Trustworthy Advice:
How Brake Fluid Works

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Brake fluid takes the pressure you apply to the brake pedal and transfers that pressure to the calipers, squeezing the pads on the rotors and making the car slow or stop. Heavy stops mean a lot of stress and heat, but brake fluid is very good about not compressing and not boiling. When properly maintained, it stays the same shape under heavy stress - making sure it squeezes the brakes just as hard as you press the pedal.

  • Why do I need to change brake fluid?

    Brake Fluid is Hygroscopic, which is a huge word that means it loves water. If water is around, brake fluid will absorb it. But the more water it absorbs, the less tough it gets. This is why brake fluid exists in a closed system in your car. Most brake fluid will absorb about 2% water over the course of a few years, and that creates a major decrease in the amount of heat and cold that fluid can withstand. This is why it’s important to change your brake fluid regularly.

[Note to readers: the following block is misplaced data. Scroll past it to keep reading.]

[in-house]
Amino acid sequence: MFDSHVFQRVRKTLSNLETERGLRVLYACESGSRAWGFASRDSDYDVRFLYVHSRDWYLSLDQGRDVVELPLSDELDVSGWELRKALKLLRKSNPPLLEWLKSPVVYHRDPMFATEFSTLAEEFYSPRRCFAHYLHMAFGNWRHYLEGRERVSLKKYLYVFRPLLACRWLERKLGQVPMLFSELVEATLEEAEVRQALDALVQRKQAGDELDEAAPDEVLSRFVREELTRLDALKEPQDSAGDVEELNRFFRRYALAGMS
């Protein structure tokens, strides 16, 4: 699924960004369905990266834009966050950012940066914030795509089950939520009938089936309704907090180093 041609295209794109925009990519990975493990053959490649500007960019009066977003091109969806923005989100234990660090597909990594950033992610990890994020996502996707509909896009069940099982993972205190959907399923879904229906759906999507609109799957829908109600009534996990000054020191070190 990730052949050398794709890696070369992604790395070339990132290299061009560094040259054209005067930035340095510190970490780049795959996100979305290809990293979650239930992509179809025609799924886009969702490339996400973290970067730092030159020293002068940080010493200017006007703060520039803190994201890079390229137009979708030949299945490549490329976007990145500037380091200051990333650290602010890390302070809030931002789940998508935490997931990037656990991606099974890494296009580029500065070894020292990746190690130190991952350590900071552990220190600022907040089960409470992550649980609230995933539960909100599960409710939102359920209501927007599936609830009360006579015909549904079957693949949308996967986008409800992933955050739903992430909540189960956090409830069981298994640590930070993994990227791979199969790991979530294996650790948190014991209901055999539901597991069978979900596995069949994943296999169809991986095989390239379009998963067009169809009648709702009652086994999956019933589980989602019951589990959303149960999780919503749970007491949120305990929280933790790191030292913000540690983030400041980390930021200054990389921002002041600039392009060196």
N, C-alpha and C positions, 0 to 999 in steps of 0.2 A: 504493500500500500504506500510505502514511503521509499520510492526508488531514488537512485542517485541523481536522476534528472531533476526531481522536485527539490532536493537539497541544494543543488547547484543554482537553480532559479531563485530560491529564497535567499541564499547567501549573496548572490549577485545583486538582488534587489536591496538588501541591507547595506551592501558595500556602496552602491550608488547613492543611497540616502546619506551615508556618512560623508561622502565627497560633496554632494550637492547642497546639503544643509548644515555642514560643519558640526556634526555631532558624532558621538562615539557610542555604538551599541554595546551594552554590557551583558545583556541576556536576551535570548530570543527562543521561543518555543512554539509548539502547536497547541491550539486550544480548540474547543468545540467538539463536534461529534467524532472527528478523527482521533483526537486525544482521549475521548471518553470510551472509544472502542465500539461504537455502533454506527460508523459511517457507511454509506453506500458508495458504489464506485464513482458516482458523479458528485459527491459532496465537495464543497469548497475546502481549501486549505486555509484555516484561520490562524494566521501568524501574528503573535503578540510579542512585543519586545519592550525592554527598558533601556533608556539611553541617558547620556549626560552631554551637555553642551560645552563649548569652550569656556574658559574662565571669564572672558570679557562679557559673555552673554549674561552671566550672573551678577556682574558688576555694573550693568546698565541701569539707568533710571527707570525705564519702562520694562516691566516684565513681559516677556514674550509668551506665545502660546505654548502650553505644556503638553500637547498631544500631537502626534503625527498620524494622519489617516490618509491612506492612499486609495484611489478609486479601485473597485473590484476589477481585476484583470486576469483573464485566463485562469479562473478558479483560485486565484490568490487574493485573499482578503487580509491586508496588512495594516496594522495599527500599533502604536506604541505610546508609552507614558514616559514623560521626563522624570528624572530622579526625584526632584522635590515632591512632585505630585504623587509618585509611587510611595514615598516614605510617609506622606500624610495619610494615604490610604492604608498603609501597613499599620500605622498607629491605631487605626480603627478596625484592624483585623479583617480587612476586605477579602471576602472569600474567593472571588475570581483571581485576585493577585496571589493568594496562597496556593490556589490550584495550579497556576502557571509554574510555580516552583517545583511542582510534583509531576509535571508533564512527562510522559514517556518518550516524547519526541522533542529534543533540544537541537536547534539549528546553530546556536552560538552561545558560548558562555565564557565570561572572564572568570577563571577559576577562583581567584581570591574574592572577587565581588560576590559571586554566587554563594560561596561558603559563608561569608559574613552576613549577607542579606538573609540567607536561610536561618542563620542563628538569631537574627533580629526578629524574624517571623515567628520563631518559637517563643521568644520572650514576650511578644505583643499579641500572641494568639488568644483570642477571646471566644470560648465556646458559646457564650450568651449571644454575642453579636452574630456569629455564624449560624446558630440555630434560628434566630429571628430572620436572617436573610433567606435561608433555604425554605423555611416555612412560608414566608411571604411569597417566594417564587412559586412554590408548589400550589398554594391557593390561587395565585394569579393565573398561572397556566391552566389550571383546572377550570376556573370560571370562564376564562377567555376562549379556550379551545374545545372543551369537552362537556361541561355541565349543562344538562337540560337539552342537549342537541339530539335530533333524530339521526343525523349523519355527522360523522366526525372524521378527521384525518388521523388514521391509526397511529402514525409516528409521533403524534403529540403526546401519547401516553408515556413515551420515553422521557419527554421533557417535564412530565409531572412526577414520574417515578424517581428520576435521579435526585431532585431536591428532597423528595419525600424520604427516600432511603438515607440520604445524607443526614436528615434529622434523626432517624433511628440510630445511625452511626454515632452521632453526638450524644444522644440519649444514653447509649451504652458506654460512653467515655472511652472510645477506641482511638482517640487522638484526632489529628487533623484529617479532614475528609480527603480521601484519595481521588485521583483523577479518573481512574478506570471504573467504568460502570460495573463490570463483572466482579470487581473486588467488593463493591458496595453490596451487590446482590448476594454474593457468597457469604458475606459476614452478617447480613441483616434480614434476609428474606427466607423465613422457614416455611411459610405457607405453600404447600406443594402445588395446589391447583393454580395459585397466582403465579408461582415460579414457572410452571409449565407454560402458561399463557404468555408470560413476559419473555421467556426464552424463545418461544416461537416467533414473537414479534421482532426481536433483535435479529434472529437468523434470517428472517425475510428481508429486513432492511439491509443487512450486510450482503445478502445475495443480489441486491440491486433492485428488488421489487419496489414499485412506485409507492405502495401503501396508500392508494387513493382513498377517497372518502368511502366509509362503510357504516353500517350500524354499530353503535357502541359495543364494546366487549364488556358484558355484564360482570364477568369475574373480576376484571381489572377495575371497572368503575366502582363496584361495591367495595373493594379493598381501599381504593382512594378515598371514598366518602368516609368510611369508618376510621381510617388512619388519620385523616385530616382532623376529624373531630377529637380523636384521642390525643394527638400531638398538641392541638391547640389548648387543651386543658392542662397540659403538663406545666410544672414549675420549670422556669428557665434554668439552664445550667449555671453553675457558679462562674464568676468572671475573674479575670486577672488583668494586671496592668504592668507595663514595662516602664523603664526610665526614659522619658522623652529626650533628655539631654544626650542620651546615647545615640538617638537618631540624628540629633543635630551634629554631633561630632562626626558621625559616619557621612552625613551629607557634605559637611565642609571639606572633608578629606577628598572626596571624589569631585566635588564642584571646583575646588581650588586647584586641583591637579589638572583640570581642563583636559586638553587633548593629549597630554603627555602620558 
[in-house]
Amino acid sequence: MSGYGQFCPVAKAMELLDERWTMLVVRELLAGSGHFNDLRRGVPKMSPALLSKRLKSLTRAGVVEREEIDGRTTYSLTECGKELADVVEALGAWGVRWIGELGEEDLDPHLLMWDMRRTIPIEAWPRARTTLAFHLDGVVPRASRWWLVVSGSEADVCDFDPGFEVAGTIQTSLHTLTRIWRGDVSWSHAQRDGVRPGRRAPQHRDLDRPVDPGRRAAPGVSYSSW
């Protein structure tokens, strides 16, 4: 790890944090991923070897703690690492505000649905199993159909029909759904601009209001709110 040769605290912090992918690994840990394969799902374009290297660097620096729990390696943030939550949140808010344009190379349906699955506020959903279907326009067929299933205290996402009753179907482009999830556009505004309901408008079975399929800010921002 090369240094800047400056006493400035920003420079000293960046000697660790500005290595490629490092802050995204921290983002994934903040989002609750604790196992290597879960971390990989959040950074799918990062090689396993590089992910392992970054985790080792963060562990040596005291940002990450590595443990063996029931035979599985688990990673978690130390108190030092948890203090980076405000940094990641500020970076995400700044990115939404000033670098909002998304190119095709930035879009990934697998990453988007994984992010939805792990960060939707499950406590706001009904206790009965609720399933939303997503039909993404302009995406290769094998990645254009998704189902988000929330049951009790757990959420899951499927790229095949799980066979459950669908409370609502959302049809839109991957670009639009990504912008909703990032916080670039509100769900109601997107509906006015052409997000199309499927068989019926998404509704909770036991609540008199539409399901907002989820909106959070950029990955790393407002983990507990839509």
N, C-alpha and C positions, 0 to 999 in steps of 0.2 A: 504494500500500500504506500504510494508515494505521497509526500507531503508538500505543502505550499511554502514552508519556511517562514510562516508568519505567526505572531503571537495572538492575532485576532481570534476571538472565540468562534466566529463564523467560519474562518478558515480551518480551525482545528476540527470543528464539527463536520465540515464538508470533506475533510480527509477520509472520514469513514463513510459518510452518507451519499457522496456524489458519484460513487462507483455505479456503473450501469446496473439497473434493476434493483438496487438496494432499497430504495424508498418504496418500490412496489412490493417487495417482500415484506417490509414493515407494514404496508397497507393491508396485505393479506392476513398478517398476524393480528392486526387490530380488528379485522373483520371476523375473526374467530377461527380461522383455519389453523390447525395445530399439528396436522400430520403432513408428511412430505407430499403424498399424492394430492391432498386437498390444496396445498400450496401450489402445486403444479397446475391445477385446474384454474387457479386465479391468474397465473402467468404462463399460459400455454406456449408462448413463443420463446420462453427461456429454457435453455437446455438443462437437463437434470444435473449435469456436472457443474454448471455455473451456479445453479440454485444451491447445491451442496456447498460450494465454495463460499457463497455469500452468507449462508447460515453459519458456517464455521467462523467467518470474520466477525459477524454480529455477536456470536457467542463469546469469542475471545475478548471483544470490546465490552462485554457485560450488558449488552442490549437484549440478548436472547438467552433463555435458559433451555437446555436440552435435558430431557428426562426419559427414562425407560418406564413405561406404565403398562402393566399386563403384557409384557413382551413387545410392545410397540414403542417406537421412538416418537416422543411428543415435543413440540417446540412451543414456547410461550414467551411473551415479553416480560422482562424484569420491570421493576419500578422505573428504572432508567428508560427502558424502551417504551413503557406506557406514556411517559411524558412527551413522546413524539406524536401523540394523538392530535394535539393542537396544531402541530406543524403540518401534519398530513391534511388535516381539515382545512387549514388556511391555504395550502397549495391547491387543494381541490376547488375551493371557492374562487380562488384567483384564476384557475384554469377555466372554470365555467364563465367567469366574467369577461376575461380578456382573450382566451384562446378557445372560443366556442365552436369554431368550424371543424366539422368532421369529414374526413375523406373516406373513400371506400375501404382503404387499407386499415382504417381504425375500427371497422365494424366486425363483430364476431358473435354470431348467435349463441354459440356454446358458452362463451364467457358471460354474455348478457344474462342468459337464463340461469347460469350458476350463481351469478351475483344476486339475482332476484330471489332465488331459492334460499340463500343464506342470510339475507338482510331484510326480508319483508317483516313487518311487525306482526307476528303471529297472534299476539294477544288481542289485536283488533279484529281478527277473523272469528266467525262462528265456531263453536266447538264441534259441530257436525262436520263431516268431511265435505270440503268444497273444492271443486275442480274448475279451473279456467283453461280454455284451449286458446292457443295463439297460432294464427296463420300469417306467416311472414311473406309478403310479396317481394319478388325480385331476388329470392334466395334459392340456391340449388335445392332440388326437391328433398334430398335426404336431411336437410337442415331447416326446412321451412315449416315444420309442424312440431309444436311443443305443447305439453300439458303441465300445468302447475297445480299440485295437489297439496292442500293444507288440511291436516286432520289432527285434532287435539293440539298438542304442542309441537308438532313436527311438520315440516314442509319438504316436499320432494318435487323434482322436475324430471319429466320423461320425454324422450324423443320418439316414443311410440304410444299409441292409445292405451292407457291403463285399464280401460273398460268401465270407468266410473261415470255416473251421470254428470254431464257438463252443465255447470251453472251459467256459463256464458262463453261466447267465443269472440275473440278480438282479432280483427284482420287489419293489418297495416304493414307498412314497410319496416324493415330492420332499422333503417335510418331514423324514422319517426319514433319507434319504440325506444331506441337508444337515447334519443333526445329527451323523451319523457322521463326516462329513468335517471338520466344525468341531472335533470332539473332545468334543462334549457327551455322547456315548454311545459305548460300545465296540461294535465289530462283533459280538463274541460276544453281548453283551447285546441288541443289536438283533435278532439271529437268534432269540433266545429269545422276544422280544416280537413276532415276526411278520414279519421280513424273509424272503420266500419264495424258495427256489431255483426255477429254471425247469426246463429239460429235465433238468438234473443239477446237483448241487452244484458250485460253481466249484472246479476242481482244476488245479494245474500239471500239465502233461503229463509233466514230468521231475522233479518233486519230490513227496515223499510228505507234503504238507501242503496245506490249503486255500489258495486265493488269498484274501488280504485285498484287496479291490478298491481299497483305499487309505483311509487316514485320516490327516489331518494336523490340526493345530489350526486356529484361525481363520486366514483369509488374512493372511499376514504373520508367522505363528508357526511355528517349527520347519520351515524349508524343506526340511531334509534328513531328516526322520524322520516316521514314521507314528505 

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  • Why are brake lines important?

    The brake lines allow your brake system to respond to your braking in one closed system. When you press down on the pedal, the fluid transfers pressure to the brake calipers or drums, and passes the pads or shoes against the rotor which stops the vehicle. If there’s a leak in the brake line, or if you have low levels of brake fluid, you’ll get less or no pressure from the pedal. This, of course, can be extremely dangerous. Brake lines also keep water away from your brake fluid, some are even made from gore-tex composite materials for this purpose.

If you’re noticing squeaky, slow or unsafe stops – you’ll want to check out your brakes. Come see us today.
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